India is likely to obtain 63% of its installed energy capacity from renewable sources (including hydropower) by 2029-30, according to the Central Electricity Authority (CEA). This would significantly exceed the country’s Paris Agreement target of a 40% share of installed energy capacity from non-fossil fuel sources by 2030.
The CEA report estimates that growth in new installed energy capacity will lead to renewables generating about 44% of all electricity consumed in India by 2029-30.
In an information note, IEEFA notes that CEA’s analysis predicts moderate growth in coal capacity, while gas and biomass growth are expected to be negligible. The CEA makes a baseline forecast for thermal power capacity of 291GW by 2030, a clear expansion from the 225 GW in operation in March 2019. But CEA’s bullish conclusion is that thermal capacity will fall from 64% to just 35% of total installed capacity in just 11 years.
The CEA models also take into account that India will need 34 GW / 136 GWh of battery energy storage systems (BESS) by 2030 to balance the reliability and stability needs of the network of 440 GW of variable renewable energy capacity, backed by 73 GW of hydropower and 10 GW of biomass. In view of the rate of technological change and cost deflation in batteries, this ambitious forecast could become prophetic.
Estimates of CEA’s generation capacity mix are based on projected demand obtained through India’s 19th Electric Power Survey (EPS). Projections are adjusted to include estimated solar generation contributions on the rooftops of households and enterprises.
“India dominates the list of countries with the world’s most polluted cities. According to World Bank estimates, air pollution costs are equivalent to 8.5 per cent of GDP. India also faces extreme and growing water shortages in major cities. The transition to clean energy can help the country achieve its goals of strong economic growth and sustainability,” said Vibhuti Garg, author of the IEEFA report.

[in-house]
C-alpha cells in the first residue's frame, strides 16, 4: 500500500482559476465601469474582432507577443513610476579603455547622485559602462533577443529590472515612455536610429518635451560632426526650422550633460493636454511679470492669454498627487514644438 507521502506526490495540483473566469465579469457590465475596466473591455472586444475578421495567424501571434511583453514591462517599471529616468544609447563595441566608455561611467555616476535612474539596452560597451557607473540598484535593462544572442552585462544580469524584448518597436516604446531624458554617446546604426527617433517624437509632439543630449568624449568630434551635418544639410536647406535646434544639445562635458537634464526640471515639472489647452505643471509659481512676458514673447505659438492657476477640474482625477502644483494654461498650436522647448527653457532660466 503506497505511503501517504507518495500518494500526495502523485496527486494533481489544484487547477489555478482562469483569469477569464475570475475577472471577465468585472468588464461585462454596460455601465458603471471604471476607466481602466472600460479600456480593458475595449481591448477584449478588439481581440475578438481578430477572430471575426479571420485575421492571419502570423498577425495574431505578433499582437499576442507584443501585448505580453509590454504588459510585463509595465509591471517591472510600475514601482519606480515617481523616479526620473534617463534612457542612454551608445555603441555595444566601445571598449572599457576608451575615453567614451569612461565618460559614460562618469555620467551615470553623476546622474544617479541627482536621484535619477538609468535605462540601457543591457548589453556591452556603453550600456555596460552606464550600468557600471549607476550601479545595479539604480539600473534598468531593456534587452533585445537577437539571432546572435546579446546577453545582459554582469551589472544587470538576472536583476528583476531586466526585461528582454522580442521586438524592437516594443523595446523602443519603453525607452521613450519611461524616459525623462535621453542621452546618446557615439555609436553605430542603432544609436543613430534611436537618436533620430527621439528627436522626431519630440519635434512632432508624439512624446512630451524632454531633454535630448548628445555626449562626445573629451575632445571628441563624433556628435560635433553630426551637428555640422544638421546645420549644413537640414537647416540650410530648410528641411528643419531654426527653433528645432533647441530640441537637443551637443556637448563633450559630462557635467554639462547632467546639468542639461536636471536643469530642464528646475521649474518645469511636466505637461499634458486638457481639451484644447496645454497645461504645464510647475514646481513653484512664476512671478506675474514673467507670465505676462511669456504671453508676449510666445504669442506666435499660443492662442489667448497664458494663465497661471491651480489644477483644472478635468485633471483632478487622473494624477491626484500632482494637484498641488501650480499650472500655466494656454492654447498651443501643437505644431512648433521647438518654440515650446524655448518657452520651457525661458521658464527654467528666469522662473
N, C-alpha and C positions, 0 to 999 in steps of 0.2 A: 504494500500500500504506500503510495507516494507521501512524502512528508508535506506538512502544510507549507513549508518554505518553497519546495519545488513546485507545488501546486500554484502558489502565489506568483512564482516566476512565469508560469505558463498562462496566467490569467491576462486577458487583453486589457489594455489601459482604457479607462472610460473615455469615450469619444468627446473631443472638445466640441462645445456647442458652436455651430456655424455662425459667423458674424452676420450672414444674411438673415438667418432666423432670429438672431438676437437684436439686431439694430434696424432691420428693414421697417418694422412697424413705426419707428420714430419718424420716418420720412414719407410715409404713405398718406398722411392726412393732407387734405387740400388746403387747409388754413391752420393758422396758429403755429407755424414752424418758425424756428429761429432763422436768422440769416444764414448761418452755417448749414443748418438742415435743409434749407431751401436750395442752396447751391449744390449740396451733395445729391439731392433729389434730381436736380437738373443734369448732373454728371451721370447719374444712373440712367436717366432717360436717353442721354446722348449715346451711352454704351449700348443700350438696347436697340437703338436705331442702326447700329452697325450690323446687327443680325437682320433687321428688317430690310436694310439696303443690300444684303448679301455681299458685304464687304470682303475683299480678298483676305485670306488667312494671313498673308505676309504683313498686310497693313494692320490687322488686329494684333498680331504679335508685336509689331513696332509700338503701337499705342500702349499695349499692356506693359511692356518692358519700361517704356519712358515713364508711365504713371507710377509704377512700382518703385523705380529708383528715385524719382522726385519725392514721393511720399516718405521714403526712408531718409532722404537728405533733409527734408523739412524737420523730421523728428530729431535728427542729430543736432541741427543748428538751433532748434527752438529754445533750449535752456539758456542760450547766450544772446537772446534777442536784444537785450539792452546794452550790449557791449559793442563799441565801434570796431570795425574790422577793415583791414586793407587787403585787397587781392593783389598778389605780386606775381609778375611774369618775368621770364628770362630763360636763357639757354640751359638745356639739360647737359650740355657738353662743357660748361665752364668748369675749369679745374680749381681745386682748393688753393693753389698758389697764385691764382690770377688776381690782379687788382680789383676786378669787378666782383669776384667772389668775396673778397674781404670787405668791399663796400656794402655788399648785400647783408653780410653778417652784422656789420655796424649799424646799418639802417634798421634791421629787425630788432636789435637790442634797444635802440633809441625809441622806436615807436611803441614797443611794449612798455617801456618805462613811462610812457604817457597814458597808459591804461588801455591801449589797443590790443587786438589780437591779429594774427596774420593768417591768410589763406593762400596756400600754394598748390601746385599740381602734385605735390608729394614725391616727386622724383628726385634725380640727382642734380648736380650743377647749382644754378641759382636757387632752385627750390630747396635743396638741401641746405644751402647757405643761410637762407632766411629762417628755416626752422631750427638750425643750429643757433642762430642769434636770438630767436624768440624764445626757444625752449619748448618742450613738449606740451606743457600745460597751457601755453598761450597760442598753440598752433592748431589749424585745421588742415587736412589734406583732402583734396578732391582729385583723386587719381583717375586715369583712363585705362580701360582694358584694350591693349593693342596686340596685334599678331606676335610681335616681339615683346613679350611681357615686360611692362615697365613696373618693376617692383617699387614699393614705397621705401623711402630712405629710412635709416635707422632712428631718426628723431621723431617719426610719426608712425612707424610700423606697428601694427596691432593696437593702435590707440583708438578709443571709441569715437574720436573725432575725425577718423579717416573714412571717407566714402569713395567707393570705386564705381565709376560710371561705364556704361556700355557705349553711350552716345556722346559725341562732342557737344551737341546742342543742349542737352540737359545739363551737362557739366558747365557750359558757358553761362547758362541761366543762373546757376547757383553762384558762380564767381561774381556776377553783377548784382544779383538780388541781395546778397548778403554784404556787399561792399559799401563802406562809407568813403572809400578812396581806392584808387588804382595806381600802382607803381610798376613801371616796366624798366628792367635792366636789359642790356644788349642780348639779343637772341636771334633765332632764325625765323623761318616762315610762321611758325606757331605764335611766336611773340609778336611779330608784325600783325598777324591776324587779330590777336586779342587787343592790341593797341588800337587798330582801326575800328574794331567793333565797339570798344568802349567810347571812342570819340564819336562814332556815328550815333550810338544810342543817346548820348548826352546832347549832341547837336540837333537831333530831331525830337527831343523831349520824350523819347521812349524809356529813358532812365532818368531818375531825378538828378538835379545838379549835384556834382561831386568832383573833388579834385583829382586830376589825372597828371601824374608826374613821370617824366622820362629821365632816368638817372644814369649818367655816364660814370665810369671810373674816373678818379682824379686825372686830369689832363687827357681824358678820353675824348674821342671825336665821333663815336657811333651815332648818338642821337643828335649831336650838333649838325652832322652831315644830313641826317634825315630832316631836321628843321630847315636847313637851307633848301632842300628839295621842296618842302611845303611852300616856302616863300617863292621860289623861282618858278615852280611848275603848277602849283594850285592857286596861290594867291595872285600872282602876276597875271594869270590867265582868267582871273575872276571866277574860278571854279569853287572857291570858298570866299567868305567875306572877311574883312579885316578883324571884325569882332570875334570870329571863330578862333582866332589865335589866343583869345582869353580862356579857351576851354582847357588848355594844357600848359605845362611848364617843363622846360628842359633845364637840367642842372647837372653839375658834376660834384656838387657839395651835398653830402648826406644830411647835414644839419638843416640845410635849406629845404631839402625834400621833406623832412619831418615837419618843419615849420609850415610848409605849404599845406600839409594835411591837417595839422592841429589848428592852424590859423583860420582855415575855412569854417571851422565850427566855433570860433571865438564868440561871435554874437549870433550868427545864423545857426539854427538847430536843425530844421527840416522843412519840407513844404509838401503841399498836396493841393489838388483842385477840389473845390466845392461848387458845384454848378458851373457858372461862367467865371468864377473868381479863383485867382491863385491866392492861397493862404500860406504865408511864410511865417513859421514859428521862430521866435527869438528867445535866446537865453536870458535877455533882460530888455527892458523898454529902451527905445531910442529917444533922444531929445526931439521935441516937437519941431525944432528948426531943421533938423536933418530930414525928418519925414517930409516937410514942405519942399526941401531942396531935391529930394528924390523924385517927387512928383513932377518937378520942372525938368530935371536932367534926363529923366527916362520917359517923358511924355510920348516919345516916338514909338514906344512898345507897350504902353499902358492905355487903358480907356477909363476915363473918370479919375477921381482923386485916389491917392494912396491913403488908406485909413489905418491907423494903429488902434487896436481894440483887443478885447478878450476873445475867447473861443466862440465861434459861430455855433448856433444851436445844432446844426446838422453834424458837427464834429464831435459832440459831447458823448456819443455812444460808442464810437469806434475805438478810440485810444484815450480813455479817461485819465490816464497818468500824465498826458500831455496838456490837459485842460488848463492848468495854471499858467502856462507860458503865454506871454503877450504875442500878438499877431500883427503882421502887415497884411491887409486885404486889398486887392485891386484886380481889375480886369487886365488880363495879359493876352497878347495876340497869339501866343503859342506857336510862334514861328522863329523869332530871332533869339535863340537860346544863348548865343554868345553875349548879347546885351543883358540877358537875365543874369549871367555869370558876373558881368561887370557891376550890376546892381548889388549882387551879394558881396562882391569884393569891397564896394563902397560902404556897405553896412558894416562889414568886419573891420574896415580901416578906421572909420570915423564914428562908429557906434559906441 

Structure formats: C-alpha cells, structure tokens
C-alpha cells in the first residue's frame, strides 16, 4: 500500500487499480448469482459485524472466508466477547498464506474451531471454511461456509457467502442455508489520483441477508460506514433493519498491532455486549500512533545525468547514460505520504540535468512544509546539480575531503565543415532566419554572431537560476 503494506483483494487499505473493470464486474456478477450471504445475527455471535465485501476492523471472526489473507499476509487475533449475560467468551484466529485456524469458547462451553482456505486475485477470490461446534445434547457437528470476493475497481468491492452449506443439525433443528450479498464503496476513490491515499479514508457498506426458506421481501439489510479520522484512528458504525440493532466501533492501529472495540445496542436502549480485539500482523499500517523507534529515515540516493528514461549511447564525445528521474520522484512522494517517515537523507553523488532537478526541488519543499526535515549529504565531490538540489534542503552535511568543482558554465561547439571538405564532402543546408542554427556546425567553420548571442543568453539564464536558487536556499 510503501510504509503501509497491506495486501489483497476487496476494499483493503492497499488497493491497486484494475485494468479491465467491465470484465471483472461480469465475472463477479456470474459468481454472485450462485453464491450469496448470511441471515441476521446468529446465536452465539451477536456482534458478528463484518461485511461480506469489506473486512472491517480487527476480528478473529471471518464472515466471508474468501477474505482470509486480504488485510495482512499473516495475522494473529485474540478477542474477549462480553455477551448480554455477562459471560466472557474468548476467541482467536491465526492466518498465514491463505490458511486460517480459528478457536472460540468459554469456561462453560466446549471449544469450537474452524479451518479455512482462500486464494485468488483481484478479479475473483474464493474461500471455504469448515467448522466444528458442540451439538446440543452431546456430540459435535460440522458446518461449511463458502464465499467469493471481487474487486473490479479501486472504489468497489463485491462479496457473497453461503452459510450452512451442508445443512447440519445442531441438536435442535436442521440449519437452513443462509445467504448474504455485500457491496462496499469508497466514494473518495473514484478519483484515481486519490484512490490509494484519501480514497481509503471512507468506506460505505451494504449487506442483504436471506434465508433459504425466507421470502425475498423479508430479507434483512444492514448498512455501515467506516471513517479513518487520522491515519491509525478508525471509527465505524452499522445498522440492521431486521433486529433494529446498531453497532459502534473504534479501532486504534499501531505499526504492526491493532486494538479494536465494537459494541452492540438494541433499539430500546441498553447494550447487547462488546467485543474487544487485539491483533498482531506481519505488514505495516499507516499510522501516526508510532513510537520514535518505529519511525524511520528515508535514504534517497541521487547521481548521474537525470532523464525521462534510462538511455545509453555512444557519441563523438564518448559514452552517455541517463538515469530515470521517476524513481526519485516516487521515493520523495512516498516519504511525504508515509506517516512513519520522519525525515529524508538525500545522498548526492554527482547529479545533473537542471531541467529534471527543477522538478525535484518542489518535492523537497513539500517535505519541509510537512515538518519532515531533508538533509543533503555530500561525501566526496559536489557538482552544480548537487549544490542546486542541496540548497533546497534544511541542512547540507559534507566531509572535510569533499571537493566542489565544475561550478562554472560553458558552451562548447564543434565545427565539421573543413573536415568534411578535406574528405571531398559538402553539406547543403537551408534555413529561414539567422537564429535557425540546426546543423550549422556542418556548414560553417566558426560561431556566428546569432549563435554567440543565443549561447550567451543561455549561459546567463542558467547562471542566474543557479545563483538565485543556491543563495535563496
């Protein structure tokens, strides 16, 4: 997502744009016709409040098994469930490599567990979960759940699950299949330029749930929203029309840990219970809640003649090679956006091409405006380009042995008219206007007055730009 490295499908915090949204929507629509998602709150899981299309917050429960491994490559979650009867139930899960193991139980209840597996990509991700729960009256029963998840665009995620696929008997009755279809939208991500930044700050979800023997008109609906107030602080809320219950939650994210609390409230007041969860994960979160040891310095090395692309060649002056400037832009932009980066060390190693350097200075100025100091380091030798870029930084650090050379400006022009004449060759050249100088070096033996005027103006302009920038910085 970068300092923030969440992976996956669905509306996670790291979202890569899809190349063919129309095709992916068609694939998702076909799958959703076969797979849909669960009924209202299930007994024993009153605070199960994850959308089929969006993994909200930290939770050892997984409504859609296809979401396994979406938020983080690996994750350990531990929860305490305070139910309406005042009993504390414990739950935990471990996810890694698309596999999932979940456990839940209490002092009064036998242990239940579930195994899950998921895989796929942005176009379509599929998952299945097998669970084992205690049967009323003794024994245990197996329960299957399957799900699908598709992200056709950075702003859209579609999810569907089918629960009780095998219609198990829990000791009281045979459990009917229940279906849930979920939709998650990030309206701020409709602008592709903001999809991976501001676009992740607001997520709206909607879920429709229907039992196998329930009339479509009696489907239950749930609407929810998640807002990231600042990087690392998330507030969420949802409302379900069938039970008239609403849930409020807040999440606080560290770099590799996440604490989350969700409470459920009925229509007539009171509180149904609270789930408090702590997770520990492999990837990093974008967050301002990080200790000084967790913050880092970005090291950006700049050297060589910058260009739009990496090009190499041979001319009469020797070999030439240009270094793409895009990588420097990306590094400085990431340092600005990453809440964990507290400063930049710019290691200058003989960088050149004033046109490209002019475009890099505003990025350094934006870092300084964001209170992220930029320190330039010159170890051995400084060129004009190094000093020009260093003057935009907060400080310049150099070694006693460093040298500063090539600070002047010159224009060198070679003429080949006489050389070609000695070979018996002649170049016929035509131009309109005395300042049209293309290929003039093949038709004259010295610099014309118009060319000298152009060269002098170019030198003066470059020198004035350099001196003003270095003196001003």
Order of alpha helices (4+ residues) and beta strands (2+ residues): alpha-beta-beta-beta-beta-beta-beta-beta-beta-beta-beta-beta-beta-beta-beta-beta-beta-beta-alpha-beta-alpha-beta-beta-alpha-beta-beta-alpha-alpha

Garg points out that the drive to create more renewable energy capacity (RE) should not only be reflected at the central planning level, but should also be integrated and coordinated with state government plans. India is making great strides, with 13 GW of solar projects tendered in June 2019 alone.
Gujarat, one of the most active states, announces plans to increase renewable power generation capacity to 30 GW over the next three years. However, IEEFA believes that in order to develop energy security and incorporate an increasing proportion of zero pollution and renewable energy, planners must prioritize the expansion of interstate network quality transmission. This is a critical prerequisite for India to meet its renewable energy ambitions.
IEEFA notes that the adoption of large-scale energy storage technologies is critical to the large-scale integration of renewable energy sources. With technological advances, the cost of battery energy storage systems has fallen at an accelerated rate, 30 per cent less in 2018 alone. India needs to invest its technical and financial resources to build energy storage capacity, which will enable it to absorb more renewable energy into the energy system in the foreseeable future.
“Renewable energy will further help address the problem of air pollution and water stress, as well as mitigate India’s excessive reliance on fossil fuel imports, which cause inflation and erode the value of the rupee,” said Garg.